James Delingpole recently blasted the ABC documentary I Can Change Your Mind About Climate Change.
Having watched it through, I was disappointed but not surprised to see UK scientist Professor Mike Hulme, of the University of East Anglia and Founder of the Tyndall Centre for Climate Change
Propaganda Research, chipping in with some climate change victims. The only thing is, they are victims of UK government policy, largely driven by the sort of climate alarmism stemming from Mike Hulme’s Tyndall Centre.
The “science” of Mike Hulme is demonstrated in the documentary when he is shown taking Nick Minchin and Anna Rose to Happisburgh (Haysboro) in Norfolk, UK, where there has been considerable coastal erosion over many decades. Never one to miss a trick, he presents it as a classic example of climate change in action and the residents are portrayed as climate change victims. The implication of course, is that this is the result of burning fossil fuels and we need to stop using them to prevent this sort of event from taking place in future. Anna Rose was suitably impressed by this “evidence” that they were seeing the real life results of global warming. Nick Minchin was not in a position to comment, having no knowledge of the area and its history. The local residents have a history of erosion going back to 1845, the British Geological Survey says that:
“It is likely that the Norfolk cliffs have been eroding at the present rate for about the last 5000 years when sea level rose to within a metre or two of its present position.”
The facts are that the residents are not victims of global warming, but victims of government policy, largely decided by the sort of scaremongering reports that have generated from the Tyndall Centre. The UK Impacts modelling programme has been heavily criticised, even by “on-side” scientists, such as Professor Lenny Smith of LSE, but led to the withdrawal of government funding for sea defences, as this extract from a local report in 2002 demonstrates:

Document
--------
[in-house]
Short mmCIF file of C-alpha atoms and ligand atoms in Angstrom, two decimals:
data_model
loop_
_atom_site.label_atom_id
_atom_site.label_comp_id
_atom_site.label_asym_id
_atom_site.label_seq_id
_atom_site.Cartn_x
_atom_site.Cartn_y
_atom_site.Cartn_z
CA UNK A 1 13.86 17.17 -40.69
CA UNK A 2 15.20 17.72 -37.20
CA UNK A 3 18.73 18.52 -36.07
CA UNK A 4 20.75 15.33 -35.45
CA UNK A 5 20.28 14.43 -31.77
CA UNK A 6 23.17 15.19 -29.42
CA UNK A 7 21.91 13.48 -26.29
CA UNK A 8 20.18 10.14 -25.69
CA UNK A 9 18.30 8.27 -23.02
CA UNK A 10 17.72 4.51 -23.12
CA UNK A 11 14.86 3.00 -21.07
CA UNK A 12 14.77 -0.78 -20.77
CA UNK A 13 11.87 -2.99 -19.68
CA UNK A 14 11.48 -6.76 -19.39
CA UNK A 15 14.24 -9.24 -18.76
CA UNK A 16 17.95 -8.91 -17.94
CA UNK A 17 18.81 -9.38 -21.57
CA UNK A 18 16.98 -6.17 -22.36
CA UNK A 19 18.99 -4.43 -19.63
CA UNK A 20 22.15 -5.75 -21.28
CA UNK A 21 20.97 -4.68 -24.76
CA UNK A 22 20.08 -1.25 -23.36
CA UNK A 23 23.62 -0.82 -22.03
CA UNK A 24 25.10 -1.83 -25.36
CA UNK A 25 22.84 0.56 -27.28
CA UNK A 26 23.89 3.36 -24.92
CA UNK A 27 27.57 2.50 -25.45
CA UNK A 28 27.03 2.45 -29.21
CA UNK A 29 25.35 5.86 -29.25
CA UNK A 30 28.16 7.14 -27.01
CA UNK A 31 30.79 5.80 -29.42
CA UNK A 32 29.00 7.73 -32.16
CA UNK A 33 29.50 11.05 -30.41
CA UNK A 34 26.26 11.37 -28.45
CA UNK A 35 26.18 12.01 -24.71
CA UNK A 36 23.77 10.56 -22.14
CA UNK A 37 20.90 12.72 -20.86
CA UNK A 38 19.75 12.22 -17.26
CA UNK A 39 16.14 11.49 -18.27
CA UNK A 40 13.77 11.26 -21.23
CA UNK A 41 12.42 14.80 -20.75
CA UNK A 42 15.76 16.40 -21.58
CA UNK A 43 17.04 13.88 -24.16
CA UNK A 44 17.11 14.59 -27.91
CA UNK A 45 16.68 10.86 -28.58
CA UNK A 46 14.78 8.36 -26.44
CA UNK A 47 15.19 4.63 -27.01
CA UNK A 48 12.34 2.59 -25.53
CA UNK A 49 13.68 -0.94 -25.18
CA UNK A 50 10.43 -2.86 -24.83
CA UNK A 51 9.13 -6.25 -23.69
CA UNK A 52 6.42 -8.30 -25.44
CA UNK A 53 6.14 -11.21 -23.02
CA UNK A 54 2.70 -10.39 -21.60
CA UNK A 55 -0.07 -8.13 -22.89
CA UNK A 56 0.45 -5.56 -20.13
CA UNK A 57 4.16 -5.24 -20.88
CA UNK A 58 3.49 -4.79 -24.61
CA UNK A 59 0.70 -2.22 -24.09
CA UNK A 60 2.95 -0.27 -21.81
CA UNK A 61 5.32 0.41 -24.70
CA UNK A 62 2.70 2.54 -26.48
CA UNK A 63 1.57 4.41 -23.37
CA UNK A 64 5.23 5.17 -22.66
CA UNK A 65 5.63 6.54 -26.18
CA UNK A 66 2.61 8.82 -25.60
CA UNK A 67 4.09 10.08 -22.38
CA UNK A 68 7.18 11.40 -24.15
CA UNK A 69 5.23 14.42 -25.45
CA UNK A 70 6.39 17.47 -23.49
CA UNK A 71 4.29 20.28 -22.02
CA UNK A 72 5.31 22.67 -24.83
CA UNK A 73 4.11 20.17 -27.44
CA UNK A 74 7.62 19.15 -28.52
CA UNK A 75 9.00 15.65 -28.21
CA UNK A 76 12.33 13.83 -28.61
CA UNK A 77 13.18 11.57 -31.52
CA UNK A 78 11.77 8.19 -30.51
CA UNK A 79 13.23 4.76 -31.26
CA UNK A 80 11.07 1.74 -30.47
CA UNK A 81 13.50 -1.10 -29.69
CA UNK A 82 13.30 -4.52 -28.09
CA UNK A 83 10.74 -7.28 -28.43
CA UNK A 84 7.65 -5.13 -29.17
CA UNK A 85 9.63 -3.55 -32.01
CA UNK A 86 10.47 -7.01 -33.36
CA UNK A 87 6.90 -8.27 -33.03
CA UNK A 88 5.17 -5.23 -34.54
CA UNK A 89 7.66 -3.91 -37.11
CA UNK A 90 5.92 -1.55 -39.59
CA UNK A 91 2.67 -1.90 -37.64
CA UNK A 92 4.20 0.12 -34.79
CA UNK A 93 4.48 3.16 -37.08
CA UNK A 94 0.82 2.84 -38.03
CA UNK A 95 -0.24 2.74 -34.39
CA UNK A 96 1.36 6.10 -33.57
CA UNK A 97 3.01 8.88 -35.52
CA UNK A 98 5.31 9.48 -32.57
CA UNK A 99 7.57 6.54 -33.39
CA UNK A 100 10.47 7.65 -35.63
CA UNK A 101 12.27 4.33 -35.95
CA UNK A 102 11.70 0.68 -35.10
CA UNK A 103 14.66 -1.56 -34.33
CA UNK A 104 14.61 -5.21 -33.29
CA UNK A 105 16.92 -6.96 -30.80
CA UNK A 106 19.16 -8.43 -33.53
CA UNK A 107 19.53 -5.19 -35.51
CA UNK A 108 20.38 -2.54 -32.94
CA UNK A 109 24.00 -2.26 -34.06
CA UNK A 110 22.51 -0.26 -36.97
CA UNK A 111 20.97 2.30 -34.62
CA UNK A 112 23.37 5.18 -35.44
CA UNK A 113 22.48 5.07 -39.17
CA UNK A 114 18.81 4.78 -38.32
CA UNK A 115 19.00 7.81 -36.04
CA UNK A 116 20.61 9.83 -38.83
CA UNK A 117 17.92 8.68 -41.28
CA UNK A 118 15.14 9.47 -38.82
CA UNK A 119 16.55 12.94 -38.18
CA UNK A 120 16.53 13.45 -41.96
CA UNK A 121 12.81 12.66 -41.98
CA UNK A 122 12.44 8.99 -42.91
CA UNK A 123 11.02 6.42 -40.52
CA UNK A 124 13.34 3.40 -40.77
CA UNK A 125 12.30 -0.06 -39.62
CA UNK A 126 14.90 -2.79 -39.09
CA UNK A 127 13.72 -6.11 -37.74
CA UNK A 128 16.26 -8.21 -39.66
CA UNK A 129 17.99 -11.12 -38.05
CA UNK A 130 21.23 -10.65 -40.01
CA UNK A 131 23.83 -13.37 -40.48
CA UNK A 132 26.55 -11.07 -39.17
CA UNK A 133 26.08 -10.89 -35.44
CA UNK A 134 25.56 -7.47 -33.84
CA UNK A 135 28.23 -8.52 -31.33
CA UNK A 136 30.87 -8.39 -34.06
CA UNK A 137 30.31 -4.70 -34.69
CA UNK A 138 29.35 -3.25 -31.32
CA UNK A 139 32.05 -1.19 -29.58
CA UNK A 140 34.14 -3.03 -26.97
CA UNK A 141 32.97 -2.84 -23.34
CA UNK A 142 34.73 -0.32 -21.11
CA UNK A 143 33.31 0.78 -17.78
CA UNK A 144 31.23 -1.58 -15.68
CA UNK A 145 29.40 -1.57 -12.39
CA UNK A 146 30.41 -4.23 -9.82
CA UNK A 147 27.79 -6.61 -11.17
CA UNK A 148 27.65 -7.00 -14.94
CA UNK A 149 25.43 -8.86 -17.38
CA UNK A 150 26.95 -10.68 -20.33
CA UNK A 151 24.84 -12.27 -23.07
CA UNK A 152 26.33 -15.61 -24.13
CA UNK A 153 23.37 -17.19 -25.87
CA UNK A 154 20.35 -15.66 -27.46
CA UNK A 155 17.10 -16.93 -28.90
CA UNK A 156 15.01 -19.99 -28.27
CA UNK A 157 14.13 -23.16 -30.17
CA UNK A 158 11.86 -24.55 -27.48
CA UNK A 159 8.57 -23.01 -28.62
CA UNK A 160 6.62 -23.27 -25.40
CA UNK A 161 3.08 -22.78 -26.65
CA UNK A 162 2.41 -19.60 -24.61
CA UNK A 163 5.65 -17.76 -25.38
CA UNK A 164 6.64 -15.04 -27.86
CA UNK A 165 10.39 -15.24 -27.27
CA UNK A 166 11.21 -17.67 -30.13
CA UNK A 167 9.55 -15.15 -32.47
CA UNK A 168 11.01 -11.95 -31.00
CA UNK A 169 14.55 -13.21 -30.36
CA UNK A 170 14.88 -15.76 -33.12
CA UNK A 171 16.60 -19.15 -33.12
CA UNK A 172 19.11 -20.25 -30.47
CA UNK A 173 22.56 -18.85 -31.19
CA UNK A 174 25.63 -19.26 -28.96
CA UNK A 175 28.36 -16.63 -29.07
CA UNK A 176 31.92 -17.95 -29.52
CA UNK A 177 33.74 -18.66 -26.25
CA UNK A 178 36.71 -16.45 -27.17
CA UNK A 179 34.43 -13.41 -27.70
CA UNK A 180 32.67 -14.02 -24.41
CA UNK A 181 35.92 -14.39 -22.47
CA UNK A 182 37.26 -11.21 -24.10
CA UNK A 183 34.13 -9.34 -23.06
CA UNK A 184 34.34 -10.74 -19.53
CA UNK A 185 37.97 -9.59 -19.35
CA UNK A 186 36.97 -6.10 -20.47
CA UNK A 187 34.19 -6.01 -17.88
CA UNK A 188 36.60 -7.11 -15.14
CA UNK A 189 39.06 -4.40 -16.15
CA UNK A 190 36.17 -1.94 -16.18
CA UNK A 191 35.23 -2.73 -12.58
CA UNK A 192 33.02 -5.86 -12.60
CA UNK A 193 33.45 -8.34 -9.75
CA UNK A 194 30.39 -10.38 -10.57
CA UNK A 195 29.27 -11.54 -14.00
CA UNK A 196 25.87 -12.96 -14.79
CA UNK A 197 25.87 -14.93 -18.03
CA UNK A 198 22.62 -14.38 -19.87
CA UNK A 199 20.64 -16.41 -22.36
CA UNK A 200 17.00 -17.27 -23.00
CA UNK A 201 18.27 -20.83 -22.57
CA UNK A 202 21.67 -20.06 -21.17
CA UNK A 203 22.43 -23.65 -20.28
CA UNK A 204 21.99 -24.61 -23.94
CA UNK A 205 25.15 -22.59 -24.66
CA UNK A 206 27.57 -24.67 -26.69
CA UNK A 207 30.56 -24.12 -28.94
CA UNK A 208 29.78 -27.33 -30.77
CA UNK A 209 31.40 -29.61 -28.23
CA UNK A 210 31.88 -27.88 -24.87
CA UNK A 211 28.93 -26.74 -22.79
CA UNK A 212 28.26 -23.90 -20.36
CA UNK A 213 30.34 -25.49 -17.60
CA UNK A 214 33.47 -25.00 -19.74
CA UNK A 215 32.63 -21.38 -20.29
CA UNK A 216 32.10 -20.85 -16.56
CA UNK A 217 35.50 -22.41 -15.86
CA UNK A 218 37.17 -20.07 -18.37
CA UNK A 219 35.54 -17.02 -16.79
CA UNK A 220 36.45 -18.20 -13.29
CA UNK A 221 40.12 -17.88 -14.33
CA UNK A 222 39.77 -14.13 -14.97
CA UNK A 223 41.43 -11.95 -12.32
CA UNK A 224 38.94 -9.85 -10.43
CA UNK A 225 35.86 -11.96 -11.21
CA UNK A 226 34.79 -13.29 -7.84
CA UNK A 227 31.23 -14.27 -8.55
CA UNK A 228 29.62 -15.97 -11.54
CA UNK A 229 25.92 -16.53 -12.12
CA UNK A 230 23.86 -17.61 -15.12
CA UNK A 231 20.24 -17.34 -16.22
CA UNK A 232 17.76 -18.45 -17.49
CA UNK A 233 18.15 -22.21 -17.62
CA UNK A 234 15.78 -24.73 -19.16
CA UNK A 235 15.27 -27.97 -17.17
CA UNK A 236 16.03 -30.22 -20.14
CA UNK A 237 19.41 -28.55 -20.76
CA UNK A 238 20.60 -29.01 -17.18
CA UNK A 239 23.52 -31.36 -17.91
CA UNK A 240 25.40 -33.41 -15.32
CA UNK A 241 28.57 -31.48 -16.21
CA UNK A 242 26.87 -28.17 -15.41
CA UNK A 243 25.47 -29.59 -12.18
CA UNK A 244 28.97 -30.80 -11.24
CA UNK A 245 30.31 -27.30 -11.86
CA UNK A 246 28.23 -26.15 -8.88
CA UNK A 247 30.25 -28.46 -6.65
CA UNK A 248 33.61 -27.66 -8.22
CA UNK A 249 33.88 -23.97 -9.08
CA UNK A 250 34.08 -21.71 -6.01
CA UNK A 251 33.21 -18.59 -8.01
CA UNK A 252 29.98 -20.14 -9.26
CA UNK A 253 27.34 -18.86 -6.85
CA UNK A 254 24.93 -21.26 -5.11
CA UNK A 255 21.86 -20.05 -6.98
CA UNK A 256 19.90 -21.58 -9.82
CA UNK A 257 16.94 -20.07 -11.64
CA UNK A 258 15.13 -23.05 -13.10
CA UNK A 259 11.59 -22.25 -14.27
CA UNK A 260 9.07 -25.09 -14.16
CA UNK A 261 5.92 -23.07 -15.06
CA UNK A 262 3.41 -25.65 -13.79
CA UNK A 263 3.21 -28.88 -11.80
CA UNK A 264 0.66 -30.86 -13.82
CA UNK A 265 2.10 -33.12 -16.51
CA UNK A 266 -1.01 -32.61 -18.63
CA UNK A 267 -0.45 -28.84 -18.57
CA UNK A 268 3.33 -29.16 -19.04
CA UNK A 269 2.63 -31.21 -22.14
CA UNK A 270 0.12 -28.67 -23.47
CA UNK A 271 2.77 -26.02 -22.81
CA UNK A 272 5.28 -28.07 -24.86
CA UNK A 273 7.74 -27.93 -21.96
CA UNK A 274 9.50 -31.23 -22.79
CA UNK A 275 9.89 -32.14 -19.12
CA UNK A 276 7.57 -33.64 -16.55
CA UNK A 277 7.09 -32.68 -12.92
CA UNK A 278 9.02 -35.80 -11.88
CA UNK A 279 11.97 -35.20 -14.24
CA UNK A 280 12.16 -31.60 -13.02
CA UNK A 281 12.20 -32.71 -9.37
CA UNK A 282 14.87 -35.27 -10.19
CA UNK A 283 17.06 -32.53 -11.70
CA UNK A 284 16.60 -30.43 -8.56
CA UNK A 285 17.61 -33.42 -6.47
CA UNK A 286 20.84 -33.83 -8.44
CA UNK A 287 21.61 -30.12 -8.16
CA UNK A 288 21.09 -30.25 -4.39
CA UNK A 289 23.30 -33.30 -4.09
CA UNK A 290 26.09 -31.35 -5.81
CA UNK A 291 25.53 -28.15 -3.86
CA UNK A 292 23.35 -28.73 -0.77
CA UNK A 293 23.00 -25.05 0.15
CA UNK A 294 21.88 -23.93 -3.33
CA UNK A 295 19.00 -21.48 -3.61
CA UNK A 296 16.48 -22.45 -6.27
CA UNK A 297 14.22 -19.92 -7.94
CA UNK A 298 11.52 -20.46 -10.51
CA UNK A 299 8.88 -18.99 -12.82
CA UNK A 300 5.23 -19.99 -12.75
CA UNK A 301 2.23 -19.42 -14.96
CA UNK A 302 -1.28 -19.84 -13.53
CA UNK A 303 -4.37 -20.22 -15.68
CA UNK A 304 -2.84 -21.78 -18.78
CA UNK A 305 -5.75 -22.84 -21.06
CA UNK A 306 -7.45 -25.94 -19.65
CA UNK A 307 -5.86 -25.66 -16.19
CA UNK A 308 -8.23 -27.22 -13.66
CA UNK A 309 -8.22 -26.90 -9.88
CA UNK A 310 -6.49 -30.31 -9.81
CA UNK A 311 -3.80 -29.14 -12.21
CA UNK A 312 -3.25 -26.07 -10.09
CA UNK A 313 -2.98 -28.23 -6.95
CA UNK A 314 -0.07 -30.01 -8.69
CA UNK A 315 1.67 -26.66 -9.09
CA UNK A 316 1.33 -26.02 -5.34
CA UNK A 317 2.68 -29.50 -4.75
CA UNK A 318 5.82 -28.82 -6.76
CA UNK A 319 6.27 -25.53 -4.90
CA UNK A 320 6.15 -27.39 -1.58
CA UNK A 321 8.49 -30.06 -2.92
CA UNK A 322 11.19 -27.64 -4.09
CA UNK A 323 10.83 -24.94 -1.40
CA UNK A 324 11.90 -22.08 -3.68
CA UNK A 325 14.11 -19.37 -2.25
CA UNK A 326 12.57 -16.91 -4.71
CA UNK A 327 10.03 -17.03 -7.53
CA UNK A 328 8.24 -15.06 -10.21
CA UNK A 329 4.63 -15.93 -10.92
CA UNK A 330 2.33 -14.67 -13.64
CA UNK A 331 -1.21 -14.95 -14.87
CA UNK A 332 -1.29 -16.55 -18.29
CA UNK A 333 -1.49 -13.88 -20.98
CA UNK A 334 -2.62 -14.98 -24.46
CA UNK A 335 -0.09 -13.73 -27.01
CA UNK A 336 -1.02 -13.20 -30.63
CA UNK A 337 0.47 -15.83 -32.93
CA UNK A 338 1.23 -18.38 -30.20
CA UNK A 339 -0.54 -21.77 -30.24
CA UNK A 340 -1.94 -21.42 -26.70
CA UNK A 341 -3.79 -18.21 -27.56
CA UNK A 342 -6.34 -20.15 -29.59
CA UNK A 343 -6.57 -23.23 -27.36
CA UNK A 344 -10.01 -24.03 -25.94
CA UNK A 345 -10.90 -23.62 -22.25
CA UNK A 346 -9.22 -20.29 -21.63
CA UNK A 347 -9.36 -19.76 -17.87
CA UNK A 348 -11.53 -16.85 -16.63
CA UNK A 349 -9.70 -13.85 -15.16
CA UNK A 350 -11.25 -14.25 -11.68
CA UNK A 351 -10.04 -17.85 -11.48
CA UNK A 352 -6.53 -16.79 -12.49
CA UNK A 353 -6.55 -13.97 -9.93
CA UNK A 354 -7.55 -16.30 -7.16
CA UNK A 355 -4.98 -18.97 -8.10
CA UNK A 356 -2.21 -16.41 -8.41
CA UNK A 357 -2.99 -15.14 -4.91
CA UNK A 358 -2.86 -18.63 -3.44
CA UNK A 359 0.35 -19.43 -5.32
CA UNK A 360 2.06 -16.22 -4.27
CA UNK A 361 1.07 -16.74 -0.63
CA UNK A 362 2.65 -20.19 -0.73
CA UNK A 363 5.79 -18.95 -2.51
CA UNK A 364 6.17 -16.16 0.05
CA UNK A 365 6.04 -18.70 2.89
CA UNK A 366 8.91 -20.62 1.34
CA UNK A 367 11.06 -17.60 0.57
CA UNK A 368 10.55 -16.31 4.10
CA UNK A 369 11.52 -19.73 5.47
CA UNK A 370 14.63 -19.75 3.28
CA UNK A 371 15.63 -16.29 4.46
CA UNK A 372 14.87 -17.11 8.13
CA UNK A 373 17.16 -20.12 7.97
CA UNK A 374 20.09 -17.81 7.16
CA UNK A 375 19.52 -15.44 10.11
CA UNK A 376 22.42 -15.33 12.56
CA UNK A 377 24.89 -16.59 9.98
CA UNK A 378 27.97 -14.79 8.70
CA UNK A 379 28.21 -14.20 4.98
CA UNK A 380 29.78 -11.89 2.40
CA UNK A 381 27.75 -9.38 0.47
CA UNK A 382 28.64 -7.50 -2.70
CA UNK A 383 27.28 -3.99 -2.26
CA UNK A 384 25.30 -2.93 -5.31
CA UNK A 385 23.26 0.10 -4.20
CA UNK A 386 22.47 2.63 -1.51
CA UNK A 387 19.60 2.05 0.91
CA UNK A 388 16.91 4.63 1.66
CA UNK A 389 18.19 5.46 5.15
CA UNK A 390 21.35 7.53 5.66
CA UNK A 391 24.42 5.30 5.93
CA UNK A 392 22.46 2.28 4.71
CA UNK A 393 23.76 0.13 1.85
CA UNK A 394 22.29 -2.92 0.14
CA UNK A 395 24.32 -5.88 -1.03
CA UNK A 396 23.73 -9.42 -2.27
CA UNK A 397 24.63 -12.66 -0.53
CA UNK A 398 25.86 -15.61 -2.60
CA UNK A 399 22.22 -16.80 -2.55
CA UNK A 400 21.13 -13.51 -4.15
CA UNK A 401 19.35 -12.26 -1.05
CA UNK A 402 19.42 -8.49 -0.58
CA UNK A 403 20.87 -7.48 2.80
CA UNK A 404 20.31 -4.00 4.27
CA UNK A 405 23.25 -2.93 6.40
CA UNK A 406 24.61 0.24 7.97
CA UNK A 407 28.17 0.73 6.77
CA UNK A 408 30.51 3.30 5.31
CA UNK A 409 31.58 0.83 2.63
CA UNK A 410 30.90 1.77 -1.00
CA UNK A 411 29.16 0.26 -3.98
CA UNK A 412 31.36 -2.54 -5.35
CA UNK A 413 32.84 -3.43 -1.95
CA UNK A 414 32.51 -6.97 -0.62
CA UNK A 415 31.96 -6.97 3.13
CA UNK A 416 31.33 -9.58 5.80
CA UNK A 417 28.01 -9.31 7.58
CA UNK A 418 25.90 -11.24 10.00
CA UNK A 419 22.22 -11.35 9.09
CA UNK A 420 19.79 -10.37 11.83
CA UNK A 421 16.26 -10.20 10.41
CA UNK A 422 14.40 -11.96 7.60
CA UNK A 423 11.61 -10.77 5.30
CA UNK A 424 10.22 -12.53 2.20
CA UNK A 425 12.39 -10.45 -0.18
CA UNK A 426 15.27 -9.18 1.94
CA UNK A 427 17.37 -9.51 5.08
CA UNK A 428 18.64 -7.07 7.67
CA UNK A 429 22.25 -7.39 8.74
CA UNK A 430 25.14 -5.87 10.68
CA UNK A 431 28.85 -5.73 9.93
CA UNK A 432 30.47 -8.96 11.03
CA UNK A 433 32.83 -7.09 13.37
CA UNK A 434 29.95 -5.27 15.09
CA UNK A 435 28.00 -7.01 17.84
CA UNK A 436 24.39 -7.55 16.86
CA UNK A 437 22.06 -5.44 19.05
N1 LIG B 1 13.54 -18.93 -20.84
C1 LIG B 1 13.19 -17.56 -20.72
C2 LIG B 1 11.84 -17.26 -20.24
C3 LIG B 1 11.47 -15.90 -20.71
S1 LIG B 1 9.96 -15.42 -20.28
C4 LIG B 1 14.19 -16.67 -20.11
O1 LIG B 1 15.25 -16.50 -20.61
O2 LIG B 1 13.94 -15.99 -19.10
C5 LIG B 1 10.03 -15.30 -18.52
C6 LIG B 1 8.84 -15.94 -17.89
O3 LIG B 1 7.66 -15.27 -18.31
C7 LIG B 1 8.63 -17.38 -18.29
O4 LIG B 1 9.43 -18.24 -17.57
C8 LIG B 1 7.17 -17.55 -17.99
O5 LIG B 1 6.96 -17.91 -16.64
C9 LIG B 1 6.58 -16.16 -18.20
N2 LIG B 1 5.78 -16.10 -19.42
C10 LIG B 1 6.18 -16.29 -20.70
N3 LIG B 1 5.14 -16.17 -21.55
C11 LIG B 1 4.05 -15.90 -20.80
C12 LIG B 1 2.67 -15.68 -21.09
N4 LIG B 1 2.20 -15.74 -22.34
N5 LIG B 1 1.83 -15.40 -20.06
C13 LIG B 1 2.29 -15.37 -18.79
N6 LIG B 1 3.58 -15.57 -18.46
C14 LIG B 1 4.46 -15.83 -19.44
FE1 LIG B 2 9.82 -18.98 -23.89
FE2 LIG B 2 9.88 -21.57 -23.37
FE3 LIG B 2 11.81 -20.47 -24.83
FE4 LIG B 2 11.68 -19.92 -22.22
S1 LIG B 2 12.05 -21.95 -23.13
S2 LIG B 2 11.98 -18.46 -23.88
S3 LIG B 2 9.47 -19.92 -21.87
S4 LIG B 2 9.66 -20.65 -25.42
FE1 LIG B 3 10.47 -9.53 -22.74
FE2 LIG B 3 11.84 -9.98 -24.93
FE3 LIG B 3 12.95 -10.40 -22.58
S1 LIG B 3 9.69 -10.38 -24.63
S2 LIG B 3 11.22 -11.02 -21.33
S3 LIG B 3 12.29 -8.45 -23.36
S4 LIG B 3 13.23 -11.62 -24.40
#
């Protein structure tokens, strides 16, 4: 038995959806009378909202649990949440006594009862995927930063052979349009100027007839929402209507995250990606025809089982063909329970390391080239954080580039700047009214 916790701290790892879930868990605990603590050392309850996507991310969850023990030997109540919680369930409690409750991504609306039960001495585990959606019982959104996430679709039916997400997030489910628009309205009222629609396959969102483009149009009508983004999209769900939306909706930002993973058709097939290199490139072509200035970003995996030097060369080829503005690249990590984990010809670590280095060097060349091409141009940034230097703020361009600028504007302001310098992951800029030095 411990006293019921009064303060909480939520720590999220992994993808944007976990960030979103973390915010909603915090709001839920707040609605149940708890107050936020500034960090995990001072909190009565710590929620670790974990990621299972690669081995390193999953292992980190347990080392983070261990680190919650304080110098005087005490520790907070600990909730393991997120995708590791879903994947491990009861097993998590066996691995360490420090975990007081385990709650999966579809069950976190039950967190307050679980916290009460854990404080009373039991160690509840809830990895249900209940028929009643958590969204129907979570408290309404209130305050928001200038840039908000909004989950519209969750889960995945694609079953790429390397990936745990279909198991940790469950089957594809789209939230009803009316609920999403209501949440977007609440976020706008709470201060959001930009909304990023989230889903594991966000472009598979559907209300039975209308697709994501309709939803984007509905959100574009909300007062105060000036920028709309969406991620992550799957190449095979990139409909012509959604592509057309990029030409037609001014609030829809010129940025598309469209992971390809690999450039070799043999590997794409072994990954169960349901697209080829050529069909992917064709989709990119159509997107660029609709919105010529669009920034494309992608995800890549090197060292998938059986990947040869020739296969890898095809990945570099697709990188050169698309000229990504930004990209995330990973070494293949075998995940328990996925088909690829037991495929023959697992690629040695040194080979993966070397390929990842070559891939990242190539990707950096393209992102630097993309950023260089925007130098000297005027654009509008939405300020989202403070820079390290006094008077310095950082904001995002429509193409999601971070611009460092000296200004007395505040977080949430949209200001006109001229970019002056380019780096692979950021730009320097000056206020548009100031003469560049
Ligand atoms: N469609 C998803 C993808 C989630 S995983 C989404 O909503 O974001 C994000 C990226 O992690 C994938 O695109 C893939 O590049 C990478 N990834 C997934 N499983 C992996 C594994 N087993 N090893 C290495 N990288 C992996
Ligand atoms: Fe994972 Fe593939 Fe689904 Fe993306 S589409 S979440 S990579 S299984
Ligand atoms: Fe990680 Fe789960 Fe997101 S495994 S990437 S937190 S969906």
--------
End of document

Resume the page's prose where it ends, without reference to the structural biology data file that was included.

“It would take a seismic shift by DEFRA but those who bought their homes and chalets a decade or two ago when the revetments were sound and maintained, expected that maintenance would continue. It may well not be an efficient use of public money to provide hard defences for lightly developed stretches of coast, but Happisburgh once had defences on which people came to rely and their abandonment by government means that homes and businesses are now being demolished without compensation.” (John Worral).
In 2002 Defra minister Margaret Beckett announced the ‘Climate Change Scenarios for the United Kingdom’ as part of the UK Climate Impacts Program and referring to sea level she said: “Today’s report illustrates (page 75 ch 6.4) that the rise in the UK average sea level may further threaten some low lying unprotected coastal areas, but that it is the extremes of sea-level storm surges and large waves – that could cause most damage.” The scenarios were produced by a team led by Dr Geoff Jenkins at the Hadley Centre for Climate Change Prediction (part of the Meteorological Office) and Prof Mike Hulme at the Tyndall Centre for Climate Change Research”.
It is interesting that Hadley uses the term prediction in its title, which implies certainty, when in fact it deals with climate models that cannot predict, but only offer projections, or scenarios.